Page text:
I love it when Hazel casts a magic spell on Donald's feet and he starts dancing around; also making him kick out the pantry key he swallowed. I also love the title song too. So anyway, it's another Halloween classic.
If there is anything at all dated about the short (and this is a big maybe), it is the use of the devil costume. Although Halloween has probably gotten more gory and creepy since this cartoon came out, I feel like actual devil imagery has decreased and perhaps become even taboo.
This cartoon short contains a catchy Halloween song and some funny moments. Donald as usual gets the brunt of the bad luck, but, at least the nephews weren't bratty or very annoying in this one. A good one for Halloween and a good one for the kids.
This short opens with Witch Hazel (voiced by June Foray) scaring the daylights out of various critters. Her broom almost steals the short. Hazel spots Huey, Dewey and Louie trick or treating and on their way to Uncle Donald's house. Donald being Donald, what they get is all trick and no treat.
Hazel doesn't care for this and goes down to comfort the boys, who have absolutely no problems with seeing a real witch on a flying broomstick. She tries to reason with Donald, which fails miserably, so she uses here wand to haunt him. Donald surrenders at first, then becomes obstinate, locking up the pantry and swallowing the key. Big mistake.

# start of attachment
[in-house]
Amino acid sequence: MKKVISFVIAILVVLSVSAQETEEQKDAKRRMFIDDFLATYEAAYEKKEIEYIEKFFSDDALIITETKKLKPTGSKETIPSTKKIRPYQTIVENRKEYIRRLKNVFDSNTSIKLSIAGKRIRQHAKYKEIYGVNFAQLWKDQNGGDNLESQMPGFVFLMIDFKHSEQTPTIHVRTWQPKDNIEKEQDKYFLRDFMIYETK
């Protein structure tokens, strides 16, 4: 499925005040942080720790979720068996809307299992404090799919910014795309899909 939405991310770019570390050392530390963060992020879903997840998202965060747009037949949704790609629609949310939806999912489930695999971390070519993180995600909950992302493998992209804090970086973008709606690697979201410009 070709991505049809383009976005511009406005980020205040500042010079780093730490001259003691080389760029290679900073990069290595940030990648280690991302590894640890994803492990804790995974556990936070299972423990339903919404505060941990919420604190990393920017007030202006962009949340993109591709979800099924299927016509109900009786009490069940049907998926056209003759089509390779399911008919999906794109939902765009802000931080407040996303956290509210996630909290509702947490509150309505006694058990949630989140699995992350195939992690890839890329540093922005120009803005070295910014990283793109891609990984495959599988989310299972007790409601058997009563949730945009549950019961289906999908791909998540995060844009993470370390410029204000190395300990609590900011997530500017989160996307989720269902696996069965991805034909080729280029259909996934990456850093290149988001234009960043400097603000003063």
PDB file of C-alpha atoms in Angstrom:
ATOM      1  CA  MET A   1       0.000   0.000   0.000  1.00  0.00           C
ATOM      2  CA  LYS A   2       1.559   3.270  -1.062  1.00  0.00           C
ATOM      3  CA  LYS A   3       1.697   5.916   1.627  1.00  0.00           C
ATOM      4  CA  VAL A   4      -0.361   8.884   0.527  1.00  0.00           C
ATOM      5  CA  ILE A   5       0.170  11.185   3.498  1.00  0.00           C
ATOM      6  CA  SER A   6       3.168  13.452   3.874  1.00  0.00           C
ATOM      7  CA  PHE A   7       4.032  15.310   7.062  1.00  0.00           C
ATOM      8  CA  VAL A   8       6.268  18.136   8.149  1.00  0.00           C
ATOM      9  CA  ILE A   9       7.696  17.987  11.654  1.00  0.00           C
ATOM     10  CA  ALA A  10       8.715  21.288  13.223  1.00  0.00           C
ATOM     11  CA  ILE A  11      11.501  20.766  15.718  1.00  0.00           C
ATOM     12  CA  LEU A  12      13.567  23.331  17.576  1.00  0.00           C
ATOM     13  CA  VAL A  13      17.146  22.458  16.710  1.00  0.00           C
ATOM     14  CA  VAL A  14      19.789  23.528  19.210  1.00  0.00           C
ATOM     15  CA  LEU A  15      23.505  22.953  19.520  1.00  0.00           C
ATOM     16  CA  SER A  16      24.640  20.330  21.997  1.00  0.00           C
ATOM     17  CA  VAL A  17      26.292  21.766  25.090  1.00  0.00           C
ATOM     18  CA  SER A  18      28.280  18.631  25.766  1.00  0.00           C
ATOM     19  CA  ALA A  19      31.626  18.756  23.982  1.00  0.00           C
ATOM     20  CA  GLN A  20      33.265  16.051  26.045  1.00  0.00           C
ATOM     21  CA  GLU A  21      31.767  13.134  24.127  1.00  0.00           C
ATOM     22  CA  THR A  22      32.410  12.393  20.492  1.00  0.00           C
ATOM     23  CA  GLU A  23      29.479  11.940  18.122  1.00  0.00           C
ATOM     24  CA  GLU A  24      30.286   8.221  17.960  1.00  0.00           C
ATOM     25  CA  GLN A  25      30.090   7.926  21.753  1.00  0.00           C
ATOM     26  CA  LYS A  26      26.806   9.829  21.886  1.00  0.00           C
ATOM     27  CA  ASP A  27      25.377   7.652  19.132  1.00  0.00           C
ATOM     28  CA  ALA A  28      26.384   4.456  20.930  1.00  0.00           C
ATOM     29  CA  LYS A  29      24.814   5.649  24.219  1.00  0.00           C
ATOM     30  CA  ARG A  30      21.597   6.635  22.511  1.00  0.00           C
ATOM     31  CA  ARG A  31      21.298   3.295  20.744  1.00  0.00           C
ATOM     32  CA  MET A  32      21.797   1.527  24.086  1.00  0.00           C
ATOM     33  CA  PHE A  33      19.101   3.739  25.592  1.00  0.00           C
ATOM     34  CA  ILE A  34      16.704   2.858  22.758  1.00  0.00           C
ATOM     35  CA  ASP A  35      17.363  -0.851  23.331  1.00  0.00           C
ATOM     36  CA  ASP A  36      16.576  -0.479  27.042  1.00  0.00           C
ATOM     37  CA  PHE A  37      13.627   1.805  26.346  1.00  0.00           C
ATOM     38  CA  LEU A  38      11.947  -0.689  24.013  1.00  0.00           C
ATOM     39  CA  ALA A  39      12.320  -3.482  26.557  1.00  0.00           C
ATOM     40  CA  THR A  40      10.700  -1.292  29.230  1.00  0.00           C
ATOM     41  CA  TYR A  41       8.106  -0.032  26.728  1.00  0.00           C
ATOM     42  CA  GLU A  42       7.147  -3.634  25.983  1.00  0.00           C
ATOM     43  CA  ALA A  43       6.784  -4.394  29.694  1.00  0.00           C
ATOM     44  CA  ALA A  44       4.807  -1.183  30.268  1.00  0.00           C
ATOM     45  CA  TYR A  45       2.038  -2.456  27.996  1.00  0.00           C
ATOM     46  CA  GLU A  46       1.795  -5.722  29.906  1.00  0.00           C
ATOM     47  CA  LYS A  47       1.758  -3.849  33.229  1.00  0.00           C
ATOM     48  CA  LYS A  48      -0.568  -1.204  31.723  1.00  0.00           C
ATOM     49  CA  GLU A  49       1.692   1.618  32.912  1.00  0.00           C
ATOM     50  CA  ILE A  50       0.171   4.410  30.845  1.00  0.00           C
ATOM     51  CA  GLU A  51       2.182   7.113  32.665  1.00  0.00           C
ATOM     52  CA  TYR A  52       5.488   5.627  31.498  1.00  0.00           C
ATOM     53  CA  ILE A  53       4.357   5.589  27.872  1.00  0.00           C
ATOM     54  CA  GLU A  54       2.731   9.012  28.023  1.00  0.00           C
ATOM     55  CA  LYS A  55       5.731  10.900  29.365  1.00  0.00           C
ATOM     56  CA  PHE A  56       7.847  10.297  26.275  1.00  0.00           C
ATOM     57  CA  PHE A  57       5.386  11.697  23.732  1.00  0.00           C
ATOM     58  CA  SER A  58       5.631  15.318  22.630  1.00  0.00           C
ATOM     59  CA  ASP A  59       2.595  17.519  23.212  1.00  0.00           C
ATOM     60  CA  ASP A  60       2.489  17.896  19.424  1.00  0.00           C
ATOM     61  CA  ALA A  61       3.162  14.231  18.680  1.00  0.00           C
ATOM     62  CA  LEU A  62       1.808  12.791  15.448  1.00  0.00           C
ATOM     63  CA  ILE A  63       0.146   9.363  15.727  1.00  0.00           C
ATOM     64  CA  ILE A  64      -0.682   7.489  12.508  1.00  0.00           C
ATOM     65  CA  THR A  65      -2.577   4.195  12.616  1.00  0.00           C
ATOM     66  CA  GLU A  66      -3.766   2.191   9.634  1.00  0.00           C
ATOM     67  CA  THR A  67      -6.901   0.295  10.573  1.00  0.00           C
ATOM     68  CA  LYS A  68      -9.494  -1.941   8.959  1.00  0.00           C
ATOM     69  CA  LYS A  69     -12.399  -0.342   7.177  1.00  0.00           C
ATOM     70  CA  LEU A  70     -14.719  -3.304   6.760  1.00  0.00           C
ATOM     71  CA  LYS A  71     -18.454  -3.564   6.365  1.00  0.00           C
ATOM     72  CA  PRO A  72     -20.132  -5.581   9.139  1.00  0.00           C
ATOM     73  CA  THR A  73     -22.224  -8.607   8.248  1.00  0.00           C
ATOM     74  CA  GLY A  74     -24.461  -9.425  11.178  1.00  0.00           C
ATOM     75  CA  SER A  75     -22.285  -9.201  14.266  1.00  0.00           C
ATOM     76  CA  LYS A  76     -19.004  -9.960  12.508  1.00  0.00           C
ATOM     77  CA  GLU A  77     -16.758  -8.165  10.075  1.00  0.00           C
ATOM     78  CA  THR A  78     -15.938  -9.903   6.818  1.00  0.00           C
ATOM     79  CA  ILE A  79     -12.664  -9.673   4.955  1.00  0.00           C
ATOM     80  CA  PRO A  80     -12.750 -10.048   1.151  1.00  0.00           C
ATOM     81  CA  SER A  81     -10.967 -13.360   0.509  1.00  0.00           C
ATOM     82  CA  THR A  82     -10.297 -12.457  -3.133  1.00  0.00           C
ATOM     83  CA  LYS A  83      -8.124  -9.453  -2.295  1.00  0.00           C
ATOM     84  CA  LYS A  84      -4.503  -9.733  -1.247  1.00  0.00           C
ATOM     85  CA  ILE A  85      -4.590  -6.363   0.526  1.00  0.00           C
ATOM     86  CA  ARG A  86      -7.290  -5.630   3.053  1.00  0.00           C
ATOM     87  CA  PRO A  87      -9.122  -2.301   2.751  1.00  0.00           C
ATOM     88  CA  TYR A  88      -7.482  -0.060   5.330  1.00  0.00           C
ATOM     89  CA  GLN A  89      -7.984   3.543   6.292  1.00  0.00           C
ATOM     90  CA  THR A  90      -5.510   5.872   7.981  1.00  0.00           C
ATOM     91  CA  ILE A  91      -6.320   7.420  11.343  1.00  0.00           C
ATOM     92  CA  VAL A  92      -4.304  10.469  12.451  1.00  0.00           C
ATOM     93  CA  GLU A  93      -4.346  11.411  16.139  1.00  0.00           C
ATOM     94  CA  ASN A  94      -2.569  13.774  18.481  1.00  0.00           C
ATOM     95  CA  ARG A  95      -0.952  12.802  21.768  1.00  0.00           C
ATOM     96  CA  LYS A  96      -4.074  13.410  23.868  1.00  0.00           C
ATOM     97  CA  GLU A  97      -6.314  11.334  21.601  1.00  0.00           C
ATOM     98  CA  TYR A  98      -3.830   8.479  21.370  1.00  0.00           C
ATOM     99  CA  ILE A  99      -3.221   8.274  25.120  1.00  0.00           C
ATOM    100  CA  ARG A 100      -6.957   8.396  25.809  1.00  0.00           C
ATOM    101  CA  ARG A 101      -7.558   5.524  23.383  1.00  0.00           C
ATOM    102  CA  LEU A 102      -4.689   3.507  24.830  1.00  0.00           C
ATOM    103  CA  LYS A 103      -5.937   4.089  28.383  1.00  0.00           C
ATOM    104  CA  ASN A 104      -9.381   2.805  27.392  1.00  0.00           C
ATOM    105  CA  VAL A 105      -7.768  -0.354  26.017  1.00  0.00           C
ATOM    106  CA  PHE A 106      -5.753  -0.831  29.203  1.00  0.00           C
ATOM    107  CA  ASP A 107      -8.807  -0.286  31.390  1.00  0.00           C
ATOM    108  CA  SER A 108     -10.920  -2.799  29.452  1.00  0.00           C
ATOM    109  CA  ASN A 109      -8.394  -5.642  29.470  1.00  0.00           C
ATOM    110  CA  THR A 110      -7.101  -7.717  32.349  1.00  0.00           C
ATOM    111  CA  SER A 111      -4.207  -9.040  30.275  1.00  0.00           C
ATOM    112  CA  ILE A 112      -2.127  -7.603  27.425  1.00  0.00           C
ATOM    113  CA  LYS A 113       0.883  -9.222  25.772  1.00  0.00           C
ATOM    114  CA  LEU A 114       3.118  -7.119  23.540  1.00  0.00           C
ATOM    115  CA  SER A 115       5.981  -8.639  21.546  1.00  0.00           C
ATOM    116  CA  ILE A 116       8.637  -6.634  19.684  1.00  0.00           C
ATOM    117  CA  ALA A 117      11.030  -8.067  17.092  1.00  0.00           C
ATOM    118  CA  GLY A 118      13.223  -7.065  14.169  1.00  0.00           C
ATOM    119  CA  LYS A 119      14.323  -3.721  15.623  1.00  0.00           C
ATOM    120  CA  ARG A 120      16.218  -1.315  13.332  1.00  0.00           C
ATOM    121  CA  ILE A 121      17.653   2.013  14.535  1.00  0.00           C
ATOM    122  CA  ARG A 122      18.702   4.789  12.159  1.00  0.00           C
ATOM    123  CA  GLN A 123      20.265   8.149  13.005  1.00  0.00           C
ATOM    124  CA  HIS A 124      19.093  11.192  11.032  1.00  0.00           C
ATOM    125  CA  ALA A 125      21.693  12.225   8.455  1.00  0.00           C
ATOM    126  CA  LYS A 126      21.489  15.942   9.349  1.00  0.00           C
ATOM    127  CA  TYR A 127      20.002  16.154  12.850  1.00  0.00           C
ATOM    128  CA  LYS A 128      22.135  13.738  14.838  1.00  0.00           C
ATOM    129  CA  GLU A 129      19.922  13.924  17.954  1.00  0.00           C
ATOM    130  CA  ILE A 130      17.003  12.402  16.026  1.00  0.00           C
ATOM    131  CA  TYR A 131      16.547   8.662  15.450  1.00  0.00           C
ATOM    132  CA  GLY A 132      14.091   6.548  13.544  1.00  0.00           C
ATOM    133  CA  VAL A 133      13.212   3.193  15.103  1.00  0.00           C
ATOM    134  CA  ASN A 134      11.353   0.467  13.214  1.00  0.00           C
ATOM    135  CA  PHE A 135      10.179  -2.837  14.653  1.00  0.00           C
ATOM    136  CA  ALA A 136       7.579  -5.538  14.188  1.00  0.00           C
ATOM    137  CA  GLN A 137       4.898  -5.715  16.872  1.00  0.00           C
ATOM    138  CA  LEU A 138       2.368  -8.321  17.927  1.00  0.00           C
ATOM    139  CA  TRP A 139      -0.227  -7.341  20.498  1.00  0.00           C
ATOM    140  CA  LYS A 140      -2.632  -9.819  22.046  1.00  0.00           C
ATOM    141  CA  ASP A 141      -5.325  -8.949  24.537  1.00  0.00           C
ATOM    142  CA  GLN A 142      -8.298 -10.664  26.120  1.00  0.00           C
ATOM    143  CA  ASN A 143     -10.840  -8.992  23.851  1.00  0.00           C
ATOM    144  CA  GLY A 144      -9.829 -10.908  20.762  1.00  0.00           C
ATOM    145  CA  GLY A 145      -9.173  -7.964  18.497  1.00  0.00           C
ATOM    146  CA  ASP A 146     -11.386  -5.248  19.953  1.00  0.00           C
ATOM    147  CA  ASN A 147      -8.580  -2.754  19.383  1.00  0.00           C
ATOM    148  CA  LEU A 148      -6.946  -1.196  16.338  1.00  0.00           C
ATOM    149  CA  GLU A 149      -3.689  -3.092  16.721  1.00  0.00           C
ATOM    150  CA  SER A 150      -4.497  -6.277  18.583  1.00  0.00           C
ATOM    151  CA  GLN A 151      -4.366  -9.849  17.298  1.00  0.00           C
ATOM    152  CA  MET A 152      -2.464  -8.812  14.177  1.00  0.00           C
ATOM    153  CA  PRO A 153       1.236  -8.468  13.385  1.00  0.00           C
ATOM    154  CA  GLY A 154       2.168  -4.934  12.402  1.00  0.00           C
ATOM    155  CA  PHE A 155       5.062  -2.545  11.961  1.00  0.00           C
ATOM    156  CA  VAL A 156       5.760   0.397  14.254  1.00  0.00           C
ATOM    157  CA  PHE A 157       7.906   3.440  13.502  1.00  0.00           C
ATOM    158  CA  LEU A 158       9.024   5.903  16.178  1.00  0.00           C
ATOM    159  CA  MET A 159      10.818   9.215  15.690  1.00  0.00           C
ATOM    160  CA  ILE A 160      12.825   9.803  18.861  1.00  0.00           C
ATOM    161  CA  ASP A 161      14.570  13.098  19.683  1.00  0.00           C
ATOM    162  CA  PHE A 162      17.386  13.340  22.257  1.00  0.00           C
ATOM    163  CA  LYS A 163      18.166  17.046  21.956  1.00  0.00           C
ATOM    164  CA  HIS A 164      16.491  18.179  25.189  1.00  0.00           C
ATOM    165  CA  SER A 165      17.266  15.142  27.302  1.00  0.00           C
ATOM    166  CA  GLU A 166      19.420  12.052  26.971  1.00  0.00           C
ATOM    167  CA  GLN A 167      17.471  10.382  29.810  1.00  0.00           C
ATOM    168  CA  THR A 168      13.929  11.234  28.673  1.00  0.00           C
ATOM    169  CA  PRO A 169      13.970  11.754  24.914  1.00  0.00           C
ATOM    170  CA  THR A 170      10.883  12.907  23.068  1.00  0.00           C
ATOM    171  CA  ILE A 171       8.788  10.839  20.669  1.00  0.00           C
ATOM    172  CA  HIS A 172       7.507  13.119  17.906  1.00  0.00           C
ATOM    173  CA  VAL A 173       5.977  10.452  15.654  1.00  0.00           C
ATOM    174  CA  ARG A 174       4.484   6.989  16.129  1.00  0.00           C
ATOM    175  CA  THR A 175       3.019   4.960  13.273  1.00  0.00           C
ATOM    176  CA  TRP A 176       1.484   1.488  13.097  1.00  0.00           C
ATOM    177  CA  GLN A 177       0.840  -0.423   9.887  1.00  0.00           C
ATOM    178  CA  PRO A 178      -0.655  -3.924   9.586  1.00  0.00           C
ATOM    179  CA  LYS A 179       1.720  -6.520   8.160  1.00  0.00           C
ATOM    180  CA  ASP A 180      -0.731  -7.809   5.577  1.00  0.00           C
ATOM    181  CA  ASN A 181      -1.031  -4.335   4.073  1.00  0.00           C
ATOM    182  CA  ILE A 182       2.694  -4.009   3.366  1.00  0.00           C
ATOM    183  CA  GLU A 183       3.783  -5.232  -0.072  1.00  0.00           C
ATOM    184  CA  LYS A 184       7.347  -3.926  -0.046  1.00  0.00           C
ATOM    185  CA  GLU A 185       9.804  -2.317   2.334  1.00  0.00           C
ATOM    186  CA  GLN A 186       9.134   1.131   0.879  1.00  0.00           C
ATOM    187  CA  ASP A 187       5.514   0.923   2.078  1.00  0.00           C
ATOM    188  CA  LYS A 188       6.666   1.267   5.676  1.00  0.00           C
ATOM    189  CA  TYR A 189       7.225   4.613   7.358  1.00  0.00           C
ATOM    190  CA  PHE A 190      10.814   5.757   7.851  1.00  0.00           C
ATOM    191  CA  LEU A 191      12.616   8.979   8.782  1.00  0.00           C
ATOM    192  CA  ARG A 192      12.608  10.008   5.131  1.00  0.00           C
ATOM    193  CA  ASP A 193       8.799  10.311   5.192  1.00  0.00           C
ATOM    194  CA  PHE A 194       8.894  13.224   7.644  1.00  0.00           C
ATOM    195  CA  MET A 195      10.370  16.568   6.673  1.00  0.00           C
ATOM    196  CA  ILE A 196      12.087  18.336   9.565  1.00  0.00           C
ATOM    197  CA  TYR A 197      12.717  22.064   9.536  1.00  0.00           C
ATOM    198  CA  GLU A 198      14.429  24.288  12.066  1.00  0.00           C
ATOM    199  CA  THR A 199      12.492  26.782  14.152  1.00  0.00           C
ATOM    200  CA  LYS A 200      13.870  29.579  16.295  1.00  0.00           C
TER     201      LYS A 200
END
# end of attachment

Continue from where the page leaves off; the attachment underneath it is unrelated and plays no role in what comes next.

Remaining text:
The rest of the cartoon is Donald suffering from his own folly. It's fascinating that at no point do his nephews sympathize with him or try to get Hazel to go easy on him. It speaks volumes for their family dynamic. The cartoon ends with Donald's comeuppance.
This short is available on the Chronological Donald Duck, Volume Four Disney Treasures DVD set and is well worth finding. Most Highly recommended.
Back at her cauldron, Hazel stirs up a little bubble, bubble, toil and trouble to get revenge on a certain cocky duck. She fills an atomizer with it and together with the boys flies off on her broomstick to really put on a show. So, what does Witch Hazel's brew do? Eh, what doesn't it do? It makes things come alive and fly all over the place and even makes ghosts sing. Donald quickly forks over the goods, until Hazel happened to call him a pigeon, in which case he locked the pantry and ate the key. This meant war. Hazel sprayed Donald's feet, turning them blue, which caused him to kick his own butt and square dance all over the house. He manages to cough up the key, but he kicks it under the pantry door. So, Hazel gives his feet another spray, this time turning them purple and forcing Donald to charge the door. With a good running start, he plowed right into the door, and the kids looted all his eats. With that, Witch Hazel flies away into the night, amidst the chorus of the cartoon's theme song.